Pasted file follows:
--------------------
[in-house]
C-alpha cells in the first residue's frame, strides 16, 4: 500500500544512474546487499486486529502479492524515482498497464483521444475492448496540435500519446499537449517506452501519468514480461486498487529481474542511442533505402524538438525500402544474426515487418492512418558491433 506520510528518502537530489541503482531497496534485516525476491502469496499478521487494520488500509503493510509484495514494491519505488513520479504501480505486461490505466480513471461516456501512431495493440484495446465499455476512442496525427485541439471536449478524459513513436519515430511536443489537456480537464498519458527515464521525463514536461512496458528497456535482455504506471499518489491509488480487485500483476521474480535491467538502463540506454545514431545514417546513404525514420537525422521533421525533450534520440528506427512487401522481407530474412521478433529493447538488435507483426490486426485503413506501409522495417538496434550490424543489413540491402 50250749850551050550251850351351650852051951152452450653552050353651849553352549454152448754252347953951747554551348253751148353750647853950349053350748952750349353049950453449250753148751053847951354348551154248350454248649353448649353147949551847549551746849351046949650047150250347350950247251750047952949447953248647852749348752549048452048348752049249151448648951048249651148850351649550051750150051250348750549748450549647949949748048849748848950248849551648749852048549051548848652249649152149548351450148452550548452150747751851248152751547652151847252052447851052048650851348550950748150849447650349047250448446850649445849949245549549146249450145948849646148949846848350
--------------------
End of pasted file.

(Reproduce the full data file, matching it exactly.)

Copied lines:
[in-house]
C-alpha cells in the first residue's frame, strides 16, 4: 500500500544512474546487499486486529502479492524515482498497464483521444475492448496540435500519446499537449517506452501519468514480461486498487529481474542511442533505402524538438525500402544474426515487418492512418558491433 506520510528518502537530489541503482531497496534485516525476491502469496499478521487494520488500509503493510509484495514494491519505488513520479504501480505486461490505466480513471461516456501512431495493440484495446465499455476512442496525427485541439471536449478524459513513436519515430511536443489537456480537464498519458527515464521525463514536461512496458528497456535482455504506471499518489491509488480487485500483476521474480535491467538502463540506454545514431545514417546513404525514420537525422521533421525533450534520440528506427512487401522481407530474412521478433529493447538488435507483426490486426485503413506501409522495417538496434550490424543489413540491402 50250749850551050550251850351351650852051951152452450653552050353651849553352549454152448754252347953951747554551348253751148353750647853950349053350748952750349353049950453449250753148751053847951354348551154248350454248649353448649353147949551847549551746849351046949650047150250347350950247251750047952949447953248647852749348752549048452048348752049249151448648951048249651148850351649550051750150051250348750549748450549647949949748048849748848950248849551648749852048549051548848652249649152149548351450148452550548452150747751851248152751547652151847252052447851052048650851348550950748150849447650349047250448446850649445849949245549549146249450145948849646148949846848350